Prerequisites: ENGL 270, demonstrated word processing ability. This course builds on the basic skills taught in the introductory newswriting course. Students will learn to prepare professional journalistic articles, including opinion columns, in-depth features, spot news, and investigative articles.
ENGL370L Advanced Newspractice Lab
Co-requisite: ENGL 370 Students will choose a news beat in ENGL 370 in which to focus their journalistic stories. While ENGL 370 requires four types of stories for the ending portfolio, the lab will allow students to choose additional types of advanced journalistic writing within their established news beats to produce additional in-depth pieces (established through discussions with the instructor and campus media leaders) for campus media (either The Pulse, UF-TV, or WLFC, depending on campus media needs and the professional interests of the students). Students will spend a minimum of 50 hours working as a journalist for the campus media.
ENGL415 Advanced Web Design: Online Help and Usability Testing
Prerequisite(s): ENGL 272 or 282 and ENGL 321 or permission of the instructor This course will teach students how to create online help and design usability tests to determine the effectiveness of that help. Students will also learn industry standard software for creating online help, and theories of effective online information design.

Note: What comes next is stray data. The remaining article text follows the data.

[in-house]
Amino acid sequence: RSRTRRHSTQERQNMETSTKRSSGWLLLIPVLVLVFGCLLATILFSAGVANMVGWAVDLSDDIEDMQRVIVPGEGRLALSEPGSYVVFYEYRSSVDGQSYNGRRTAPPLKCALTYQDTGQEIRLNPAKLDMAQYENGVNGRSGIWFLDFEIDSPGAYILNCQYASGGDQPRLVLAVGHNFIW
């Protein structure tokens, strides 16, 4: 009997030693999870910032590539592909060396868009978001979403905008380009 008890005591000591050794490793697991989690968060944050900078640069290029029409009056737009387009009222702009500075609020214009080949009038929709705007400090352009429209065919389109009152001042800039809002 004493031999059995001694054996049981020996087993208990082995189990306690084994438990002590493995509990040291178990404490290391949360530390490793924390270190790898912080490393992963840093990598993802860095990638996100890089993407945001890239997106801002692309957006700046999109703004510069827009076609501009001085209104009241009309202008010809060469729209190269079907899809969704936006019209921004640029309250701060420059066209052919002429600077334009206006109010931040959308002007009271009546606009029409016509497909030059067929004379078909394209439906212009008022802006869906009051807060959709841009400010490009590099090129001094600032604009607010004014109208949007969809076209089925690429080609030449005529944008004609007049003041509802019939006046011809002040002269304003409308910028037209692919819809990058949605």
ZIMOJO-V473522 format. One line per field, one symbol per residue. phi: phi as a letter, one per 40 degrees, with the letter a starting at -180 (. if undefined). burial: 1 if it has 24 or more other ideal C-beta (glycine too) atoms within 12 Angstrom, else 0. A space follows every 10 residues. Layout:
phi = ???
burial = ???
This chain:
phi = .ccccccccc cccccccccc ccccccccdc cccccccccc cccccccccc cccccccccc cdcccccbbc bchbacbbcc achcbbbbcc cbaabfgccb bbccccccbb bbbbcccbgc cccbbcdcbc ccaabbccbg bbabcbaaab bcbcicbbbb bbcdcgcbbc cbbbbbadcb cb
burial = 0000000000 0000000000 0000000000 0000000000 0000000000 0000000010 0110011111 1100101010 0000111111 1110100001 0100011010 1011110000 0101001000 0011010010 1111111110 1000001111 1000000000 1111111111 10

ENGL480 Practicum/Field Work in English
Prerequisites: ENGL 106, 107, or 206, permission of the English faculty. This course involves a supervised project involving on-the-job or off-campus experience in such areas as writing, public relations, or education. This course is repeatable up to 12 semester hours.
ENGL490 Advanced Studies in English
Prerequisites: ENGL 106, 107, or 206, permission of English Chair. This is an advanced course that may focus on literature, literary theory, writing, linguistics, teaching, or tutoring. This course is repeatable up to six semester hours.
ENGL491 Independent Study
Prerequisites: ENGL 106, 107, or 206, permission of the English faculty. This course is a program of guided independent study in literature, literary theory, linguistics, writing, or teaching. The course is repeatable up to 10 hours, provided the topics are different.
ENGL492 Capstone Seminar in English